One of the more challenging crops to keep insect-free is sweet corn, especially with later plantings that ripen after early August. The key pest is corn earworm, which remains hidden in the tip of the ear until the ear is shucked. Early-planted sweet corn often sustains only minimal damage, even without sprays to control earworms. However, later-planted sweet corn can have every ear in the field damaged at harvest. The larger late-season populations are the result of earworm migrations from southern states, so planting date is an important tool to manage corn earworm.
Corn earworm lays eggs singly and directly on fresh silks. Late in the season, each ear can have dozens of eggs, which will hatch in 3 to 5 days. After hatching, larvae enter tips of ears following the path of the silks, often feeding on the silks along the way. This is the time we target for control because once in the ear there is little that can be done to control them. Insecticides to control corn earworm must be directed to the silks, before eggs hatch. Once larvae are inside husk leaves, they are protected from predators and sprays.
Although corn earworm may lay dozens of eggs, we typically only find one larva on a damaged ear. The earworm is cannibalistic; larger larvae will eat the smaller larvae they encounter.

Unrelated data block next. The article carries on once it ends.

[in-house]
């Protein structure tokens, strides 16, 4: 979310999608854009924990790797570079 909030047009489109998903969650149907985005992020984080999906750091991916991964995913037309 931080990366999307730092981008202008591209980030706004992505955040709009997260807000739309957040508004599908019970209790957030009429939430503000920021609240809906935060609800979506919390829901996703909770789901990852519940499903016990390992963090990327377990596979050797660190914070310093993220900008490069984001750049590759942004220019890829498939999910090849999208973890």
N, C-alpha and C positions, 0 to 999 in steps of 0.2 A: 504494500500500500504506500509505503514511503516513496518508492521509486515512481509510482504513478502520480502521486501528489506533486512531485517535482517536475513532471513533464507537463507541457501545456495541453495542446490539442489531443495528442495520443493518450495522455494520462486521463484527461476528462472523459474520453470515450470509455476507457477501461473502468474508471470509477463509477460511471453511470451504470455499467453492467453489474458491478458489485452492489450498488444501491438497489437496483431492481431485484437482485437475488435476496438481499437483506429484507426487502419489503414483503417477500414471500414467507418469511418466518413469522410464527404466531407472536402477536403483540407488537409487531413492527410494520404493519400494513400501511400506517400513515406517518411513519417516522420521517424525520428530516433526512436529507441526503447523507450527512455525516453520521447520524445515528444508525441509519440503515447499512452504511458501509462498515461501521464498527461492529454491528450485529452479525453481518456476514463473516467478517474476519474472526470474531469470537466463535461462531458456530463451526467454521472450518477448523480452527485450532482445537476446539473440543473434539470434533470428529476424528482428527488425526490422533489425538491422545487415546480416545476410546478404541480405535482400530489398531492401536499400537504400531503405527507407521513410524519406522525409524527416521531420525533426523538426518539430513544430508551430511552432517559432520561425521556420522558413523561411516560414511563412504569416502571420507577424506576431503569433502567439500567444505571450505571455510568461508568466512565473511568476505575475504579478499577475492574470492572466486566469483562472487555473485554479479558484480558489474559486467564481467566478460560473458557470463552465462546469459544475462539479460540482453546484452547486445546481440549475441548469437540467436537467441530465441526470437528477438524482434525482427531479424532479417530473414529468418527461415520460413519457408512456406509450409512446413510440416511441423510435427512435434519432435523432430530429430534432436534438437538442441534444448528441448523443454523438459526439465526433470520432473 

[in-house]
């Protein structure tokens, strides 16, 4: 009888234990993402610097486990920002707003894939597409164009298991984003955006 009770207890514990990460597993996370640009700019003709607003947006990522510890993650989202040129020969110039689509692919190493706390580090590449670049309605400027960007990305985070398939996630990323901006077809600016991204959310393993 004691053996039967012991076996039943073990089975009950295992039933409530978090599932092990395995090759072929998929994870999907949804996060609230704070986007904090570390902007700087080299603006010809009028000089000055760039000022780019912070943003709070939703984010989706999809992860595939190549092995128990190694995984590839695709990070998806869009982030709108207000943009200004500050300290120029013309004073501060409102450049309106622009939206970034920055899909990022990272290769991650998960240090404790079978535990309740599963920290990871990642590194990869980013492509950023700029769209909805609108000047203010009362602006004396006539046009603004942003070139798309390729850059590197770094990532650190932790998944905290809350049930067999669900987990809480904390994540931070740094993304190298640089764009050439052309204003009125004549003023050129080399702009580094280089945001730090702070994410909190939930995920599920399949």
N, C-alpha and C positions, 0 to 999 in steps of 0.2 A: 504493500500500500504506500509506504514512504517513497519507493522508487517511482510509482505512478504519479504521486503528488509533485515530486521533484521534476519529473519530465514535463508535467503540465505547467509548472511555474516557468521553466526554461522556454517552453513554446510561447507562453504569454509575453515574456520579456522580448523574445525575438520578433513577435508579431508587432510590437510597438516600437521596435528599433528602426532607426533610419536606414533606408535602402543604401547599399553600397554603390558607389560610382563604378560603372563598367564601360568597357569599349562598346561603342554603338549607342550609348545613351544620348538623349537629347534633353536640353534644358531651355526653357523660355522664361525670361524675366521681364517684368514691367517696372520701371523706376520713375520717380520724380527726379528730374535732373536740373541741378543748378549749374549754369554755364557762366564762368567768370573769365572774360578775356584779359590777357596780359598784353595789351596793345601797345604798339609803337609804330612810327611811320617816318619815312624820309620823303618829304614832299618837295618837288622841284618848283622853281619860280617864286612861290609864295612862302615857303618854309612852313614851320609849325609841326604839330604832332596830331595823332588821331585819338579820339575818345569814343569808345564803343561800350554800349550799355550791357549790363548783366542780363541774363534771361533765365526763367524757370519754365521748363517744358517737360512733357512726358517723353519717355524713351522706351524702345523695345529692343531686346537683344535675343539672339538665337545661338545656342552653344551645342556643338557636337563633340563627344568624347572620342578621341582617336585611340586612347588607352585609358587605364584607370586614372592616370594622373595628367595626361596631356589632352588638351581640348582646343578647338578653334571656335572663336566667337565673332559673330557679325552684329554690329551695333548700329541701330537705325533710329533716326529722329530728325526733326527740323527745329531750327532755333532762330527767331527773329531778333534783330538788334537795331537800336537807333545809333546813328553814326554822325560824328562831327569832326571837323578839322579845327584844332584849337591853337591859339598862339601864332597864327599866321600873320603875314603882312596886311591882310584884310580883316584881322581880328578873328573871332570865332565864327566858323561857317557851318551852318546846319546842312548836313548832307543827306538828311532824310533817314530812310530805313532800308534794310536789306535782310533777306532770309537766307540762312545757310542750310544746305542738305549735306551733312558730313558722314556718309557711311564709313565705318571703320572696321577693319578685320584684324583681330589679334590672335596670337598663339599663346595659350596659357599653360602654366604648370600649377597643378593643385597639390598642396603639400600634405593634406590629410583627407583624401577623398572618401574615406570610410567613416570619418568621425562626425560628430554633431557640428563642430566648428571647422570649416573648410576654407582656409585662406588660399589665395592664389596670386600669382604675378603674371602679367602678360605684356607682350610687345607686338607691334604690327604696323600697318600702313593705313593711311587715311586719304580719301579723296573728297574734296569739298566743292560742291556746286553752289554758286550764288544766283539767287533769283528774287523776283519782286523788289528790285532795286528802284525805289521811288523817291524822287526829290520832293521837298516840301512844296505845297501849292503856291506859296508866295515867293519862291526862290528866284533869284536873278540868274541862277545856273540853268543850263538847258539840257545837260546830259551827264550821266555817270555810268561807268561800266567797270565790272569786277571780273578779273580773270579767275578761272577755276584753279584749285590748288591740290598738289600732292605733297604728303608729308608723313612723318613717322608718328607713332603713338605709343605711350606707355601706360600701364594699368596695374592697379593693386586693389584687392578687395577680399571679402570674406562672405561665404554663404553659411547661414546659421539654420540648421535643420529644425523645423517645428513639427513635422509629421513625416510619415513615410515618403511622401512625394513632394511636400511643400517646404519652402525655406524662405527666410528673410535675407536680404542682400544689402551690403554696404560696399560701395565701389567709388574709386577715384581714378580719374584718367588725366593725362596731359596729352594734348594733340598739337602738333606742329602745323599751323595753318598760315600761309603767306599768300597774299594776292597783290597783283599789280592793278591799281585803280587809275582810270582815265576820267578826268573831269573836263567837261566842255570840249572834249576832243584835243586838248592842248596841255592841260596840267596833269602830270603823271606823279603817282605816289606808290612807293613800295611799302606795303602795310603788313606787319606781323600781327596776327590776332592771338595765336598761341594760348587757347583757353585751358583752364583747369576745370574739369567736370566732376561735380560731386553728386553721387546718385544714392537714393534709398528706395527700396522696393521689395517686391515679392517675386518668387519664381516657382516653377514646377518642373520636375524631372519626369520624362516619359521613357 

Generally, sprays for corn earworm begin at tassel emergence and are repeated at 2- to 5-day intervals until silks dry completely. While insecticides often have longer residual control, the silks continue to grow out of the ear, requiring reapplication. In some parts of the south, sweet corn may be treated daily to combat very high earworm populations.
Growers using Bt sweet corn varieties to control corn earworm are advised that these varieties alone may not provide sufficient corn earworm control. Attribute I and Performance Series Bt sweet corn will need supplemental insecticide sprays to remain free of earworms later in the season. More information on Bt sweet corn is available in the 2016 Fruit and Vegetable Research Report (PR-721).
When spraying sweet corn for earworm, the key is getting thorough coverage of ears and silks. Sprays need to be directed to the middle third of the plant, the ear zone. We recommend applications by ground equipment with hollow-cone drop nozzles used on each side of the row. Higher pressure is recommended to move leaves that interfere with coverage. For a list of recommended insecticides, review Vegetable Production Guide for Commercial Growers, 2016-2017 (ID-36).
By Ric Bessin, Extension Entomologist